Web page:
Decoupling also protects your entire digital ecosystem by making it less fragile. By having individual, insulated components, you can safely make updates to one part of your ecosystem with less risk of it inadvertently impacting other parts of the system.
Most importantly, it has enabled growth in standalone vendor solutions. Previously, the option has been a single platform for your entire front-end and back-end architecture. Changes are expensive and time consuming, and you risk becoming locked in with that vendor, particularly if your enterprise solution is also provided by that vendor.
Decoupling means you can choose a CMS from one vendor, a PIM from another, use a front-end developer to create a bespoke web interface and buy an off-the-shelf app architecture, all linked by an API. This microservices approach removes the need to customise your CMS solution with bespoke code, such as integrations to other platforms.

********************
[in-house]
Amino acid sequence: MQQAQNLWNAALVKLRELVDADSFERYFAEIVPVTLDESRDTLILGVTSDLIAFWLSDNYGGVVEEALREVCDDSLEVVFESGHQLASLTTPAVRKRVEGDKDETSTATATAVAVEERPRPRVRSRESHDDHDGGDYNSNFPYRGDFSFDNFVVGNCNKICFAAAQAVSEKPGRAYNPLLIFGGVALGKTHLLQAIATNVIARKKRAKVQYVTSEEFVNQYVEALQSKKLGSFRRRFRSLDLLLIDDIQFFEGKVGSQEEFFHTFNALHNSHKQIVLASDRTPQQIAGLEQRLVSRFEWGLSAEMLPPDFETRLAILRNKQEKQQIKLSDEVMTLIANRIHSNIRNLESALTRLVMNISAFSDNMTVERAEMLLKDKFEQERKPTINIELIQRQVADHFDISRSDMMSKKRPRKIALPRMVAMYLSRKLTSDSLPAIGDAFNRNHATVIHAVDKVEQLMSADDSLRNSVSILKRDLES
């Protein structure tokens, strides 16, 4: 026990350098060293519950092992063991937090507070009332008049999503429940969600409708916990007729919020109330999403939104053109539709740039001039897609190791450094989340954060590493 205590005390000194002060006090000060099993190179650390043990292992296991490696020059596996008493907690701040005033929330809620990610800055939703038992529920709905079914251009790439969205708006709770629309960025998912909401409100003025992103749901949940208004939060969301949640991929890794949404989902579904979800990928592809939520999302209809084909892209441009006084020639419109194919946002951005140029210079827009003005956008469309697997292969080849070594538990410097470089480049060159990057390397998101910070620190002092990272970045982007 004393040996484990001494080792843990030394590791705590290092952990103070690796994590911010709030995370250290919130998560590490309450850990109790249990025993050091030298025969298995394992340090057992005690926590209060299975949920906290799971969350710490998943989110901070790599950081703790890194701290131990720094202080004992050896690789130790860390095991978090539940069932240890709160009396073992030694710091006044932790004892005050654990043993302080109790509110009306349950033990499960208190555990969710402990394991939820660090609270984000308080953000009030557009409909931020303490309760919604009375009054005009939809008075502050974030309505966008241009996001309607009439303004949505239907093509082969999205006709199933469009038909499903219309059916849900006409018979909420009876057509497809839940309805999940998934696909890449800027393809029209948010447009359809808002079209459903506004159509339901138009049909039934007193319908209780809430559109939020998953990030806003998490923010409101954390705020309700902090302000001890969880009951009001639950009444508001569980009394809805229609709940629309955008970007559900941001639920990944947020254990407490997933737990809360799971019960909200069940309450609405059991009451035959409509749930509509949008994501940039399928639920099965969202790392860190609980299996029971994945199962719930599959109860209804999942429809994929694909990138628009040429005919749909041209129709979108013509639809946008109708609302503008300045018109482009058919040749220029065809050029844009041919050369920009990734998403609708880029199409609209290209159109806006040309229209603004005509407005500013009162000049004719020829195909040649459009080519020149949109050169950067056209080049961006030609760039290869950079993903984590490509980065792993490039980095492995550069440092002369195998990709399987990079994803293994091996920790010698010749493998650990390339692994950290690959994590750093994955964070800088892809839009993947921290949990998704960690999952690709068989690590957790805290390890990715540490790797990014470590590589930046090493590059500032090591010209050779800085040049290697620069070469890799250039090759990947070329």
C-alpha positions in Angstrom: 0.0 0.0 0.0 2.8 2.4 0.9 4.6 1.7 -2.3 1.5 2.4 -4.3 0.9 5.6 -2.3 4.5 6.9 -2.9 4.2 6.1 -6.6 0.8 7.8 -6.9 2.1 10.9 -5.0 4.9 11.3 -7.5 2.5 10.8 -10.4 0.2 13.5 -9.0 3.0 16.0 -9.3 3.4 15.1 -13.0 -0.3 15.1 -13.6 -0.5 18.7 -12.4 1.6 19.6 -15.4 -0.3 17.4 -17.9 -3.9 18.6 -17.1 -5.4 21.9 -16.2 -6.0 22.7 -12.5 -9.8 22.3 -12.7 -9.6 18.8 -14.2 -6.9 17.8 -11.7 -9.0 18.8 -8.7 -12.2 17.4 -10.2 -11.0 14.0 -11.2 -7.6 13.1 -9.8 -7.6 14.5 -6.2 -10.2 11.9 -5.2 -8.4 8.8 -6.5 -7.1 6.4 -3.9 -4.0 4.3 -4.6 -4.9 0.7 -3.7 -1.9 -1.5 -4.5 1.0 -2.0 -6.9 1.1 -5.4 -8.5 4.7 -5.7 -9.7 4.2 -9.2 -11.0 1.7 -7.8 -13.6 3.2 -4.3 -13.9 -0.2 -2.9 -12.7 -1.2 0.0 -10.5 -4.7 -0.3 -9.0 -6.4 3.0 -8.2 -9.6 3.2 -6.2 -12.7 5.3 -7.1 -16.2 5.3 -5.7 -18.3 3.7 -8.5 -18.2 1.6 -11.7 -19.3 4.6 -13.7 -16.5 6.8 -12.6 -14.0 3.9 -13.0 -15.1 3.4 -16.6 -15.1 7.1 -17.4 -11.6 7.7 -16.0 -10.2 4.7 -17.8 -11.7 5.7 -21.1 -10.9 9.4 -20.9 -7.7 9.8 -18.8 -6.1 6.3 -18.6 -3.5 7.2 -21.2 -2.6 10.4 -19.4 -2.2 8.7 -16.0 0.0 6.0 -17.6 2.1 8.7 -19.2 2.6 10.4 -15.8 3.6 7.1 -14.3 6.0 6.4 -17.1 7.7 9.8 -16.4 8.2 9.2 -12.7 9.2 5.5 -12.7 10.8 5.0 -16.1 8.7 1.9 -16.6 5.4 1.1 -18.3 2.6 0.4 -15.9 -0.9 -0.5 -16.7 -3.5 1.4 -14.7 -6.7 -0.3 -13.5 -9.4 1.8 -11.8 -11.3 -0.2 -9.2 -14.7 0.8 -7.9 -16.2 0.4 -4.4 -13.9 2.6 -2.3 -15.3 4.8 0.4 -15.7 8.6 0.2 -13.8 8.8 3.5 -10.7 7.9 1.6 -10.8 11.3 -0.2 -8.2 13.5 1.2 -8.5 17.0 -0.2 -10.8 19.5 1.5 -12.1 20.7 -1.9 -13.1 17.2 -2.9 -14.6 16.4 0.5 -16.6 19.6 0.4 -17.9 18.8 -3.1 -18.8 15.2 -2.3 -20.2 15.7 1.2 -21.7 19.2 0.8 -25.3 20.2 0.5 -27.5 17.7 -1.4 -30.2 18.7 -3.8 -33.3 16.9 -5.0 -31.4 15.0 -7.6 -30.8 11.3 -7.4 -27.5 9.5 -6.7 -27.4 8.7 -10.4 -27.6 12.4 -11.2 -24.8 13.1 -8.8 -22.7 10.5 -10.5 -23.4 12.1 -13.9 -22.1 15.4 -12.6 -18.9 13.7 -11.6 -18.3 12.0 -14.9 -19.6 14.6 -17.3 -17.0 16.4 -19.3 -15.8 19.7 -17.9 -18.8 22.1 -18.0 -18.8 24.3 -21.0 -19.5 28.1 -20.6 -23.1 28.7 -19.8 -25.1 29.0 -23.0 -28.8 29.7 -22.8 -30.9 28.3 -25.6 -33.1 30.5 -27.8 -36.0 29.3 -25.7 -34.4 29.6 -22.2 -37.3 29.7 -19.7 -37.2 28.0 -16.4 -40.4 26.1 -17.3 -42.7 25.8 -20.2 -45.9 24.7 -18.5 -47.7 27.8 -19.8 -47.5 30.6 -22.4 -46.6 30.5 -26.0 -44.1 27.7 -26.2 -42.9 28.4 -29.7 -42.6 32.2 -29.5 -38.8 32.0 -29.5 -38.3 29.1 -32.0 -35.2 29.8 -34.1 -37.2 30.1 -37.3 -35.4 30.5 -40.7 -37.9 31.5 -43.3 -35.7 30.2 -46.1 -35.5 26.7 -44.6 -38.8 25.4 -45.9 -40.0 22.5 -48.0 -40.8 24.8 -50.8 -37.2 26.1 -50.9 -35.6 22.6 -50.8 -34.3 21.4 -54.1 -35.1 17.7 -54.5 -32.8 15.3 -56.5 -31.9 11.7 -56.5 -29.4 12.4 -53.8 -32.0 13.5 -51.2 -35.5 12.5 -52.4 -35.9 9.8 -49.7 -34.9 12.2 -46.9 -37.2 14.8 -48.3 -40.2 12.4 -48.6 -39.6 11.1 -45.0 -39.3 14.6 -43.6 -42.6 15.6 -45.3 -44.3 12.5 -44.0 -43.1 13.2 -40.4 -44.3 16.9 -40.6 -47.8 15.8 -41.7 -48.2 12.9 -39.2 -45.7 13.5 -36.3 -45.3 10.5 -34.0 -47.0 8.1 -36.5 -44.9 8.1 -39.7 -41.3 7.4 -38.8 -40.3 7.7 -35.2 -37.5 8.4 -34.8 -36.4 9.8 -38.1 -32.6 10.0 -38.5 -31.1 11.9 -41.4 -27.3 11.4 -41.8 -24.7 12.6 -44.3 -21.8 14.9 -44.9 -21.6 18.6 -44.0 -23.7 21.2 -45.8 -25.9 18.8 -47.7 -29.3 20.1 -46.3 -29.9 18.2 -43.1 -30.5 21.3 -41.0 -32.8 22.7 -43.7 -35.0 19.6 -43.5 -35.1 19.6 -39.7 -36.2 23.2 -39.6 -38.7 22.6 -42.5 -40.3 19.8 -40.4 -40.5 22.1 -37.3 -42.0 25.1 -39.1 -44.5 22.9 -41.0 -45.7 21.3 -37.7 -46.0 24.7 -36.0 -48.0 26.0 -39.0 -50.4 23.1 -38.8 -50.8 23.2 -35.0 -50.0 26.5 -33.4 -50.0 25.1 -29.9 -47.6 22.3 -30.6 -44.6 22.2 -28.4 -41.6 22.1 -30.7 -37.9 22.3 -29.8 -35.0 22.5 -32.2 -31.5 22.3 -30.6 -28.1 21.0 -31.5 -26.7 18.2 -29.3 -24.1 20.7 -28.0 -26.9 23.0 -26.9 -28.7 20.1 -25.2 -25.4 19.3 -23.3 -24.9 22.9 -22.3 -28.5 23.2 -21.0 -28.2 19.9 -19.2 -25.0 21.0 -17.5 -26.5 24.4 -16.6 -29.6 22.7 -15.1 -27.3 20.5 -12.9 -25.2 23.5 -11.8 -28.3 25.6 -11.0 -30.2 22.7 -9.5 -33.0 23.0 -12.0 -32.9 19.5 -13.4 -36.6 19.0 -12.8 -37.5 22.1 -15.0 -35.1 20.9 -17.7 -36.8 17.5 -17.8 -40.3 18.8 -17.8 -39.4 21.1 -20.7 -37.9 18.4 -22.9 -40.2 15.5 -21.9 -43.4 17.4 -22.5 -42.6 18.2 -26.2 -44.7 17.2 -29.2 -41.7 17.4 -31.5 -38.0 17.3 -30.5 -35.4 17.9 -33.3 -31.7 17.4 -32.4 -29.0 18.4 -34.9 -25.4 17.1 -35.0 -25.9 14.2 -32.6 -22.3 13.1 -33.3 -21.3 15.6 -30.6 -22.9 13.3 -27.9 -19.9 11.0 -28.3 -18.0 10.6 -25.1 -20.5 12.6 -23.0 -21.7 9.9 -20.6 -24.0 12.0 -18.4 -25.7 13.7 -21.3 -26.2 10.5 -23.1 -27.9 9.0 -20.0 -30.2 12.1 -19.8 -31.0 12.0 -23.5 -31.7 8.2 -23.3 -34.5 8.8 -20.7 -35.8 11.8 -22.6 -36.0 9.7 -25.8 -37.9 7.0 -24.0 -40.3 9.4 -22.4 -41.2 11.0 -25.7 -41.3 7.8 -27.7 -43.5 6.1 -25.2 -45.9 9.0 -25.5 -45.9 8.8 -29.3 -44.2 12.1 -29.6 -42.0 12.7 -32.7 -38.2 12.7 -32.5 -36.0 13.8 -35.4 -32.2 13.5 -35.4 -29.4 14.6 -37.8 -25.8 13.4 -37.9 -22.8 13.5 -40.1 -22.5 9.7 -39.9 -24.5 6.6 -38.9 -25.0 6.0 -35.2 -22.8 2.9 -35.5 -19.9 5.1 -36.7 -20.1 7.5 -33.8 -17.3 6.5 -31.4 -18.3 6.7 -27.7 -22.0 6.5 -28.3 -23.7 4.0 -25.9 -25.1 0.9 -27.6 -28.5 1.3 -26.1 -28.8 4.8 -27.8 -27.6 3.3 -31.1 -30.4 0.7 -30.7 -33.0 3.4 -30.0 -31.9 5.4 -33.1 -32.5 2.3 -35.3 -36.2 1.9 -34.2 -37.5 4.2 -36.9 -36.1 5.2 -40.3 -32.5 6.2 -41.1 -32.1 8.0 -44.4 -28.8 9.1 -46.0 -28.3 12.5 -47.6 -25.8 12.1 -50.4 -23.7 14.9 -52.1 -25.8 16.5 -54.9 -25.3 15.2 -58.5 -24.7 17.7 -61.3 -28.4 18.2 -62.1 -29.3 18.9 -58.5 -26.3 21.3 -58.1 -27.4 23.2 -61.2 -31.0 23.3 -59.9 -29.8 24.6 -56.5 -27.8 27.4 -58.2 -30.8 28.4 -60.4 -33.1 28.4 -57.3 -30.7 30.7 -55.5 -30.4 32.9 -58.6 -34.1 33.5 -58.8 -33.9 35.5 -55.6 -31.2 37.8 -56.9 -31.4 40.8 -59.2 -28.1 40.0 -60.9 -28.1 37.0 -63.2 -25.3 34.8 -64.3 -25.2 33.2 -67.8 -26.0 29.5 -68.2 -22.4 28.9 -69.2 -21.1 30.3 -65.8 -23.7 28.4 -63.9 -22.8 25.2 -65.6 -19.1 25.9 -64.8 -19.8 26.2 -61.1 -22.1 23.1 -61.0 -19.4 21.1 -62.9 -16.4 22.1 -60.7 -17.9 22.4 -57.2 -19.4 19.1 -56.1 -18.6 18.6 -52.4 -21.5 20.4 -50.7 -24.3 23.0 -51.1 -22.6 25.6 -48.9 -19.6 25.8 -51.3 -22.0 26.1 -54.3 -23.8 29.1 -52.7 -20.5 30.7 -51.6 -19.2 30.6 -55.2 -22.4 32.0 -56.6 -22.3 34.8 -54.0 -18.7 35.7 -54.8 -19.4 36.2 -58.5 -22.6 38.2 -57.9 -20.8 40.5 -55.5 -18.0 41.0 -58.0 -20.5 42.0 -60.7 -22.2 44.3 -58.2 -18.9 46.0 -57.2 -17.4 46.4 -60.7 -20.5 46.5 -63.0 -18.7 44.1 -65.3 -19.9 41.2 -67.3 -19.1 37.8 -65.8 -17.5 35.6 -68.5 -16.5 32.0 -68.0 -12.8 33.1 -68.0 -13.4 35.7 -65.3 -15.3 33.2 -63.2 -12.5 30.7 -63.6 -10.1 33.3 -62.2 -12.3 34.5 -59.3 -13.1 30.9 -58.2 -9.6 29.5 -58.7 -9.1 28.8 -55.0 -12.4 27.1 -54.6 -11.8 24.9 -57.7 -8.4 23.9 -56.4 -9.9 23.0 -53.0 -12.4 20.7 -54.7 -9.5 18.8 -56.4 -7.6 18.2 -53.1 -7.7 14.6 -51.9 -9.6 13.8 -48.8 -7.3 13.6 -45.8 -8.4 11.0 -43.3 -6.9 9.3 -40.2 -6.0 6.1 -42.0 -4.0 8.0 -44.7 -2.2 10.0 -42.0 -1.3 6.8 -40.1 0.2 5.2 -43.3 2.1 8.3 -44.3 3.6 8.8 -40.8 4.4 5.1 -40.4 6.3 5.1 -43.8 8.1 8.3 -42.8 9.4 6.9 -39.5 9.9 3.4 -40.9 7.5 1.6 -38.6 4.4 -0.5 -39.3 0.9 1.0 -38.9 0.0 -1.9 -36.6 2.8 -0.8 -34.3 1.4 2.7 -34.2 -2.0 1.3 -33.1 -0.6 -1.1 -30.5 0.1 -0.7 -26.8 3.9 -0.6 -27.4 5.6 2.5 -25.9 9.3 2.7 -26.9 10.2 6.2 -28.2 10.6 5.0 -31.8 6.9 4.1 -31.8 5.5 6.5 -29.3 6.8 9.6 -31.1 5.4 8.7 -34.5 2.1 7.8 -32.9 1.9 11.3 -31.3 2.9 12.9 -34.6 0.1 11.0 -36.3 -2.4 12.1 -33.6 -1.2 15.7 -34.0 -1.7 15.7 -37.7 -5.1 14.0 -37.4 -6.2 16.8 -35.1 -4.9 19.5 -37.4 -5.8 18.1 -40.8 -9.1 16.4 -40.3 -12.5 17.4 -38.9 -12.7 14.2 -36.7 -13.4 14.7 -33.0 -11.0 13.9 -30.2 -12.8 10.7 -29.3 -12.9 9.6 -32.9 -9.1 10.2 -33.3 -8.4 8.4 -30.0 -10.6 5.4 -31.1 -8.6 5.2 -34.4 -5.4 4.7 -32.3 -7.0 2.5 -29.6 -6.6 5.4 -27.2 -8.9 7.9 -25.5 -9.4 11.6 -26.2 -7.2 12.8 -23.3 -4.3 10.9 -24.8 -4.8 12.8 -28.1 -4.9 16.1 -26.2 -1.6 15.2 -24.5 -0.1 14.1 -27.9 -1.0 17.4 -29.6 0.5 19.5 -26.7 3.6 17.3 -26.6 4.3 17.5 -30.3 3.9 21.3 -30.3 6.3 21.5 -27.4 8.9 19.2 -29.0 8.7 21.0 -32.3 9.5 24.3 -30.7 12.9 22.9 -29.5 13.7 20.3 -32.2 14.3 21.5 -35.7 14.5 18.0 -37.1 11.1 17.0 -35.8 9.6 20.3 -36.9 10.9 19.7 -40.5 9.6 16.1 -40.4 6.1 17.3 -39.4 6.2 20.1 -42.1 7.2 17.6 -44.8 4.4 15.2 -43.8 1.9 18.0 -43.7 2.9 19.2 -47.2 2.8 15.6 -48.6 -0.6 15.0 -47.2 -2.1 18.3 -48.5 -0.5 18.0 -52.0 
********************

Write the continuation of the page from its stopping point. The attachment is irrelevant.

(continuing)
By choosing to go API first, you avoid the increased difficulty and expense of maintaining a customised CMS in a traditional model. In fact, it’s not uncommon for CMS customisations to break when your vendor releases an update. Removing the risk of back-end customisations ensures your digital estate is more secure, highly robust and easier to maintain.
Overall this massively reduces the costs involved in these projects. Now, the money that you used to spend on CMS vendor updates and keeping the lights on can be utilised for building experience improvements.
What is a headless CMS?
A headless CMS is a Content Management System that only has a back-end. A traditional CMS, or a monolithic CMS, has a front-end and a back-end all in the same system. The front-end, the bit the user sees, is the ‘head’. And the back-end, the background technology users don’t see, is the ‘body’. So, a CMS without a front-end is therefore ‘headless’. Learn more a headless CMS in our ‘What is a Headless CMS?’ blog.
You may have heard about headless CMS and wondered whether it could benefit your business. If you want to learn more about how it works, watch our explainer video. We have also published a short whitepaper, ‘An Introduction to Headless CMS’, that outlines the range of business benefits.